Sternwheel riverboat question

Where were the rudders on those boats? AFAIK, just about every watercraft there is has the rudder(s) at the stern, but on a sternwheeler, the whole back end appears to be taken up with the paddlewheel :confused:
Oh, and Happy Thanksgiving everyone :slight_smile:

It’s not obvious on this picture of a riverboat model, but it looks to me like there’s a rudder at the very end of the hull, just before the paddlewheel.

To me that also seems like the only sensible solution for a shallow draft vessel like that.

On the Natchez in New Orleans, there is a series of long, low rudders in parallel under the wheel.

I was just about to ask a question about the old paddlewheel steamers…I read once , that a stern paddle wheel ahd an efficiency approaching that of a propellor-is this correct? The side paddle type were pretty inefficient-there was a competition held once (a side paddle steamer and a screw driven steamer were tied back-t-back-and the screw drivenship would up pulling the paddle ship in reverse.

IIRC, stern-wheelers were connected to the engine at the center of the boat by a big, long piston arm. This would mean the engine would waste energy just moving it’s own parts, compared to a side-wheeler

If you’ve ever rented a swan boat at the park, you know how frustrating it it to get any kindof speed out fo the damn things, compared to canoes & rowboats. Did anyone ever configure a paddle wheeler with the scoops on a long chain drive, like tank treads, so there’s be as much possible purchase in the water without increasing the how deep in the river the boat sat?

A piston? Meaning a rod that moves back-and-forth? Not likely. I think you mean a rotating connection, a drive axle.

And that’s just the same as most modern propeller-driven ships – the engine connects to an axle that drives the propellers. So why would that be inefficient? The stern wheeler would have to have gearing to change the angle 90º, which a propeller doesn’t need, but that should still not introduce much inefficiency.

My friend has a 100 footer. it has a split paddle . One half can turn one way, the other the opposite it you want. It handles better than you would think for a boat that size. The steering wheel is up front on the 2nd deck. The engine compartment is huge and at the rear. Big diesel engines drive the paddles.

Look at the model picture somebody posted above. It looks like there’s a big reciprocating arm driving the sternwheel, and that’s the arrangement I generally picture, too. Here’s a description, .pdf unfortunately, of the “Belle of Louisville”, constructed in 1914, and still operating today. There’s a diagram showing the “Pitman arm” which turns the sternwheel:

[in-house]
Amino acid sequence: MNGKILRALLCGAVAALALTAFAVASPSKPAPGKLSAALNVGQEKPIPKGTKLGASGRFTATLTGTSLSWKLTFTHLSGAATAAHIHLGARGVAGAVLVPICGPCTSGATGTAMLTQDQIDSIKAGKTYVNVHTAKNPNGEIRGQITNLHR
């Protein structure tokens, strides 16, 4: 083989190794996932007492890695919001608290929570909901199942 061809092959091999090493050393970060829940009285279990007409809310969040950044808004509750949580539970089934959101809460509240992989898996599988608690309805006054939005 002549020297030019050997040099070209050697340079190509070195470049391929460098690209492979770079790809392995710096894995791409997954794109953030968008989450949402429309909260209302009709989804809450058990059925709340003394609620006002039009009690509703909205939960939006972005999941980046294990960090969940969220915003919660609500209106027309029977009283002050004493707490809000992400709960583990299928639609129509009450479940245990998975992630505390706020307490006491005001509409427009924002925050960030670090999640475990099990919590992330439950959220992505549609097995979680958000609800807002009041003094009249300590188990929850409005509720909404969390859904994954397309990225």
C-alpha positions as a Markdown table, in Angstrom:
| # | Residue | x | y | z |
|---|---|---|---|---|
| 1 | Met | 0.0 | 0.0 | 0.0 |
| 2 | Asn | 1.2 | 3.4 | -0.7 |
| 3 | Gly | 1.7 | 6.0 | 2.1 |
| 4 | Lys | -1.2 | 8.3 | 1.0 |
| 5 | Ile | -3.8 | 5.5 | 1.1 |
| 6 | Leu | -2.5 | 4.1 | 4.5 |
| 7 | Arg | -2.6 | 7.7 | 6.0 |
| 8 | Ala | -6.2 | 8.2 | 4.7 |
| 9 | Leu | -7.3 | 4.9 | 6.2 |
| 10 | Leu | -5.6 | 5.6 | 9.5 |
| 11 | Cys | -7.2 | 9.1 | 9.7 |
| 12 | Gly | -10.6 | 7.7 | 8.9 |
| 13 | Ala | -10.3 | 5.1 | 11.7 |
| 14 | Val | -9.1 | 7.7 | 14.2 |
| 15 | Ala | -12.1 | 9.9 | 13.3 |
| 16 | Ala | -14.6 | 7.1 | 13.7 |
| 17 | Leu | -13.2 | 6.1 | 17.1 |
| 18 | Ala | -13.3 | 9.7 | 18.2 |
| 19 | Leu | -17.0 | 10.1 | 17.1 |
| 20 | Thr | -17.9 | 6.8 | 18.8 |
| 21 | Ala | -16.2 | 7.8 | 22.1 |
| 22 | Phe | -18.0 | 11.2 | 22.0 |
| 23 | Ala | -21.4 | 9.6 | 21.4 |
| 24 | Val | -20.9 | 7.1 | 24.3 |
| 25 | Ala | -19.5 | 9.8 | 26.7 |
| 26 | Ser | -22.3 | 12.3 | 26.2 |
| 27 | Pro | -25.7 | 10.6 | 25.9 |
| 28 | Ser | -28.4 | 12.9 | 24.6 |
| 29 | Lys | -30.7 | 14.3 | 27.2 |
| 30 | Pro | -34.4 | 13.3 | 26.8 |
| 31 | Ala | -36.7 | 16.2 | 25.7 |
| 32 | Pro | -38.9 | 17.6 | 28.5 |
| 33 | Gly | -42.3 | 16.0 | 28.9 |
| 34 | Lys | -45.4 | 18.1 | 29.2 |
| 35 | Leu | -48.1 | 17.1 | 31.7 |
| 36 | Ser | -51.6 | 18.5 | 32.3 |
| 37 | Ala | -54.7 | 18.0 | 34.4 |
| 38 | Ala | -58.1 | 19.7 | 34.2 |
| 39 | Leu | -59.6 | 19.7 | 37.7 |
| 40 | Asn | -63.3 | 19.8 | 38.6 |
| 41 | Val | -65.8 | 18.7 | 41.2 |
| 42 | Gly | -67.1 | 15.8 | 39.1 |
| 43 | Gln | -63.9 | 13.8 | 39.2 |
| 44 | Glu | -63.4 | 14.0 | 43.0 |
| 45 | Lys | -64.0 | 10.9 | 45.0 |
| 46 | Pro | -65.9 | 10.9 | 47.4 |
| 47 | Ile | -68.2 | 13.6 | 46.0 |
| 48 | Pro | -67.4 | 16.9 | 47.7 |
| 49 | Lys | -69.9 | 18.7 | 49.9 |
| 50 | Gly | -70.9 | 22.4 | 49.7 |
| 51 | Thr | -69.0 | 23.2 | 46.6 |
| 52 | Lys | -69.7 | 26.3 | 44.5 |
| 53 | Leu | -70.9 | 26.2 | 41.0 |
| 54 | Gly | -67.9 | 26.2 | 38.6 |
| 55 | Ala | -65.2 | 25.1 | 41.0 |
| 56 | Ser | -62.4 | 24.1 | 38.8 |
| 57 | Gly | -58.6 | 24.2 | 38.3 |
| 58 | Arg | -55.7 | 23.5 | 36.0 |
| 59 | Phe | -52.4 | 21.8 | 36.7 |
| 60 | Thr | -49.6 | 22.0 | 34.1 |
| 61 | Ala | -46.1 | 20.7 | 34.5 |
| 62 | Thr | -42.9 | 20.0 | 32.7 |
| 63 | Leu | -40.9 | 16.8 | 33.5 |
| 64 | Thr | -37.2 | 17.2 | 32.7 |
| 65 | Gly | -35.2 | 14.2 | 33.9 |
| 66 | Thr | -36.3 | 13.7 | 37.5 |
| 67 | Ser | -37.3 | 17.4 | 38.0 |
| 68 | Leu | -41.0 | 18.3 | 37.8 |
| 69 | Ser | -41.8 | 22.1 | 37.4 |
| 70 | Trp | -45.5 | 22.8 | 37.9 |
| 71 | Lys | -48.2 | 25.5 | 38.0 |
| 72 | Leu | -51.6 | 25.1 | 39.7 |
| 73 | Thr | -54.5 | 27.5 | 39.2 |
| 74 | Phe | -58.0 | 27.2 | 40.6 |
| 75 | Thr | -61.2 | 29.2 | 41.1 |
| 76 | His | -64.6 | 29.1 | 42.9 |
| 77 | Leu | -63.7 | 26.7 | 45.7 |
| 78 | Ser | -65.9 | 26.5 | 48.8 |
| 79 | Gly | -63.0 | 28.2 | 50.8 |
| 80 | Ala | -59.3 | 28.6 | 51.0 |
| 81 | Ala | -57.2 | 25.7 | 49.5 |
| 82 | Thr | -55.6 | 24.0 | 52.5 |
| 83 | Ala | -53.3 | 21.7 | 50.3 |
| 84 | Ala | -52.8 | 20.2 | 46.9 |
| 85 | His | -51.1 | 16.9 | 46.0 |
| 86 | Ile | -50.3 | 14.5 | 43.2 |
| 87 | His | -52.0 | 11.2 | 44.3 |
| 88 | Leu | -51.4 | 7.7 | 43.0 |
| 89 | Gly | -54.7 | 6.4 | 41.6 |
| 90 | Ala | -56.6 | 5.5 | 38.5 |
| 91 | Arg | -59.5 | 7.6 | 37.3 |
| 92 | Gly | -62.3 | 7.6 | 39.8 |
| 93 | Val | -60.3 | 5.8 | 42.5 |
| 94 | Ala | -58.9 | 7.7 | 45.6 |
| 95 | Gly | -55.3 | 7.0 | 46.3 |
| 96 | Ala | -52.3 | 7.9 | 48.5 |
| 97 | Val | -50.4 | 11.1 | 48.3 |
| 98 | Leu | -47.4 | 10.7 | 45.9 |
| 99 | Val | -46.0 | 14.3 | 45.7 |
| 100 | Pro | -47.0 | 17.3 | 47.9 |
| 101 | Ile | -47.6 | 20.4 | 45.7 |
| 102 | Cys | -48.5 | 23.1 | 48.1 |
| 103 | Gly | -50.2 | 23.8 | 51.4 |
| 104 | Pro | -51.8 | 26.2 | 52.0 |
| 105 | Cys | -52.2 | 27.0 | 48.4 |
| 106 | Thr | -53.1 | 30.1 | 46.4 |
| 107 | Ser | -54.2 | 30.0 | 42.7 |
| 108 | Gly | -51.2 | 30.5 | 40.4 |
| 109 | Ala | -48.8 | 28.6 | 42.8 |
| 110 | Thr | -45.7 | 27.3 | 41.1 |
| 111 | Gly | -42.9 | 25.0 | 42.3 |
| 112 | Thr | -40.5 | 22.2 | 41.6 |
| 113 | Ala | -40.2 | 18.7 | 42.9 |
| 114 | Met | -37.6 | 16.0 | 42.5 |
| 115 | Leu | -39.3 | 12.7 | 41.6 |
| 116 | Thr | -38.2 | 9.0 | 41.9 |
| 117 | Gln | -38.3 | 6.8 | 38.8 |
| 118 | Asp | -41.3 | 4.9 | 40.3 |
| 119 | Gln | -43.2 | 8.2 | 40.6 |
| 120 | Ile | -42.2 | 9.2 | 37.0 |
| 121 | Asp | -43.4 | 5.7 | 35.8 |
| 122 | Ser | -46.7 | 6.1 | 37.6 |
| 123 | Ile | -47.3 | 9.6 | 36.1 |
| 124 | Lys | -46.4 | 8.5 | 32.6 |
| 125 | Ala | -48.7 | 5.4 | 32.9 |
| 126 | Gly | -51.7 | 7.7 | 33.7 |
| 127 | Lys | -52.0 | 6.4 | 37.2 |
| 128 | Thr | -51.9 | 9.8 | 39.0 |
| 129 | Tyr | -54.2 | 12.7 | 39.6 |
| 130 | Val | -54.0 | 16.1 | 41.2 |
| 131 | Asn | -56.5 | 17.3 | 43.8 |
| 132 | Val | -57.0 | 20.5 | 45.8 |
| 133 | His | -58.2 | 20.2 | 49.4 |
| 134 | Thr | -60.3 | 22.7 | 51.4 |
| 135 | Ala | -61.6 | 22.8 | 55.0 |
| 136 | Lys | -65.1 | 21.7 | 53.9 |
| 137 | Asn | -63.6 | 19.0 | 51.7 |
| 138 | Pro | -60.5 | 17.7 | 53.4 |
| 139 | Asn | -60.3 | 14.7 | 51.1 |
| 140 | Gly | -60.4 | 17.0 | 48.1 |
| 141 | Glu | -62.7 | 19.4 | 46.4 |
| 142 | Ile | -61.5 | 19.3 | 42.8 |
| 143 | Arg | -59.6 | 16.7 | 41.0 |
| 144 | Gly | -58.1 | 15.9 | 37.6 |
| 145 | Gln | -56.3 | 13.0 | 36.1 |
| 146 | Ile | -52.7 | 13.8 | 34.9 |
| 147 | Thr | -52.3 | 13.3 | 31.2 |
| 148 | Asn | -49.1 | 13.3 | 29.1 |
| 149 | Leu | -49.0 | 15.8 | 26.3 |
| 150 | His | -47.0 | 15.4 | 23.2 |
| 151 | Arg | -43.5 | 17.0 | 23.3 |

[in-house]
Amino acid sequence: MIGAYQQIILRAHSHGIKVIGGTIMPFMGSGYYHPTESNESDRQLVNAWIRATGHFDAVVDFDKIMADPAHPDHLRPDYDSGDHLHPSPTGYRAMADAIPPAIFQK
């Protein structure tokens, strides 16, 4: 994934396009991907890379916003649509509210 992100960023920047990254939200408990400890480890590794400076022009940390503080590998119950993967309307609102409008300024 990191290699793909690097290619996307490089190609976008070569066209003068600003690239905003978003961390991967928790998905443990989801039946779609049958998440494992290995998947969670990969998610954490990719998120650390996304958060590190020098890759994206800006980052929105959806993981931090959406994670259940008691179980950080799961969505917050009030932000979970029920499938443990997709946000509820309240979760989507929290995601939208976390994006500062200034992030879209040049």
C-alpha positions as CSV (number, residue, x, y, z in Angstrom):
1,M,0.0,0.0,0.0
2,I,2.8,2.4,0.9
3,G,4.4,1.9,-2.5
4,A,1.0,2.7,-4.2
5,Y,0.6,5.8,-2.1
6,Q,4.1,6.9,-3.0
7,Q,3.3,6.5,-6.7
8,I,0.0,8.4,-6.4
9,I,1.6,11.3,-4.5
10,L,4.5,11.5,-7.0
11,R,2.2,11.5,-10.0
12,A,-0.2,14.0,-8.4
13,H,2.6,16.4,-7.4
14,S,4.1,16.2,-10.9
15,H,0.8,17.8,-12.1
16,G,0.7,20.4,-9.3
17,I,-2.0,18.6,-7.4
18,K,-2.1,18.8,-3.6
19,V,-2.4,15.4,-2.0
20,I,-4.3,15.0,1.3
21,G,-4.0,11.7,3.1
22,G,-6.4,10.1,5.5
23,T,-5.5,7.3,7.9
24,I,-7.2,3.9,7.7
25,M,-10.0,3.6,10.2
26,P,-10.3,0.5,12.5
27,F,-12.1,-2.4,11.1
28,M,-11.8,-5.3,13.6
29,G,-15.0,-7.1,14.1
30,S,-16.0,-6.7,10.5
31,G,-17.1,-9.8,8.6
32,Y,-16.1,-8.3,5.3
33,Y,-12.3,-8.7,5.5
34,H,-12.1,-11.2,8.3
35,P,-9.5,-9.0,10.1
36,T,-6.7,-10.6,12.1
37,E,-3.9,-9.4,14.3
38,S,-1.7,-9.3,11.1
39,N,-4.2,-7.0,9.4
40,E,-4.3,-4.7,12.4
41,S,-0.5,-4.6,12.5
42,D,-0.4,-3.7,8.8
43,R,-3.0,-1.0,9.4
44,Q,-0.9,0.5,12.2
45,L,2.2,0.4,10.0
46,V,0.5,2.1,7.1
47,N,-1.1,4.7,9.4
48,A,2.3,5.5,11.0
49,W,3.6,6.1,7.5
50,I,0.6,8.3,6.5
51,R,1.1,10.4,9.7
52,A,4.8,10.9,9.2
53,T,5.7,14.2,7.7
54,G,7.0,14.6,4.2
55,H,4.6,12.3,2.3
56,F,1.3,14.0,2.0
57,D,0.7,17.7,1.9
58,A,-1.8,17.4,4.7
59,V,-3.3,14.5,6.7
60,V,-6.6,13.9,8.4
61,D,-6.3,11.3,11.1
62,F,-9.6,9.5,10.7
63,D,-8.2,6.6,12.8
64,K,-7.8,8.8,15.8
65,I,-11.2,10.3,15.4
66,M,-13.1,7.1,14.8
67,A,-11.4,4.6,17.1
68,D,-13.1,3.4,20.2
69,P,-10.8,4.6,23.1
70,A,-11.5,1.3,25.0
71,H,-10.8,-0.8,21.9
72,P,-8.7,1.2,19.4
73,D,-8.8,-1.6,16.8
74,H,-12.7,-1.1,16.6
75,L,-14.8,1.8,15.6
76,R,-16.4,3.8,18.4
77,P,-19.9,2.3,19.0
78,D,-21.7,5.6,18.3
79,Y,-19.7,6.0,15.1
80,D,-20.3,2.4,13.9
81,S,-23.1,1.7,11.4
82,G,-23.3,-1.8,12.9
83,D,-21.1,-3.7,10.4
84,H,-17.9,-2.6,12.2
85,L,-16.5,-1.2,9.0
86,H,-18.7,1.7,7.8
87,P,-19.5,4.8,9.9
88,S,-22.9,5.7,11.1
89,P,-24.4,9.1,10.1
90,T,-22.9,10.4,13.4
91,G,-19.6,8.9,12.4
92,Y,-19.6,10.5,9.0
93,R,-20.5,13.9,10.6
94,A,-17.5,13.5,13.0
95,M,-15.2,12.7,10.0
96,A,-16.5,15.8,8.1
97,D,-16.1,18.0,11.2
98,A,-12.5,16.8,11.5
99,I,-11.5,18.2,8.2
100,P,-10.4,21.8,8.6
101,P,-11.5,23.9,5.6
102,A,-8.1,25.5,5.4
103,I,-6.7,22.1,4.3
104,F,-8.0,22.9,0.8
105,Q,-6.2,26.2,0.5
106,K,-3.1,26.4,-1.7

OTOH, that diagram also shows an engine location which is not that far from the sternwheel. The boilers are in the middle of the vessel, but the engine is in the rear. Admittedly leaving a lot of steam pipe between the boilers and the engine, but I imagine they wanted to have the weight of the boilers in the center.

BTW, the diagram also shows rudders (three) on the back of the hull, ahead of the wheel, just as somebody noted on the picture above.

It seemed to me that another arrangement would be possible - you could mount the rudders behind the sternwheel on the frame containing it. I poked around and found that arrangement as well.

Here’s an unusual one: the Demologos with the paddle wheel in the center of a catamaran. Seems like a good idea. but it was a one-of-a-kind.

BTW, look at the diagram in “anatomy of a sternwheeler” here, also showing a rudder mounted on the hull, boilers in the middle, engine in the rear, and a big reciprocating connecting rod driving the wheel:

That modern day excursion sternwheeler they are advertising has rudders mounted on the frame behind the wheel, but it’s also diesel powered and appears to have a drive shaft:

On a stern wheeler you could have the same piston and piston rod as a screwed ship. But the connecting rod on a stern wheeler is much longer and more massive. Yes a screw ship has a shaft which has more mass but it only rotates there is no change in dorection.

Also most if not all stern wheelers are single expansion. Where as most screw ships were tripple expansion.

Nothing to add except that I’m currently reading The Great Steamboat Race by** John Brunner** and enjoying it a lot. It starts during the Civil War and continues into the 1870s, with most of the scenes so far set in and around New Orleans and on the river.
Obviously Steamboats, their pilots, captains and crew play a major role!

I have traveled on the Delta Queen which was built in the 1920s as a sternwheeled steam-powered ferry boat. There are diesel-fired boilers up front beneath the smoke stacks and two pistons in the stern which drive the wheel via a 4-5’ long eccentric crank attached to the paddle barrel.

One of the interesting features of the engine is that it’s a double expansion. High pressure steam drives the port piston and that spent steam is routed to the starboard piston for a second lower-pressure use before being condensed & routed back to the boiler. Unsurprisingly, the two cylinders are different diameters and have different valve timing.

At cruise speeds the engine is running at about 1 stroke per piston per second, so it sounds & feels a lot like a gigantic wheezy grandfather clock. Time truly passed differently in those days, versus the umpteen thousand RPM a modern steam turbine turns.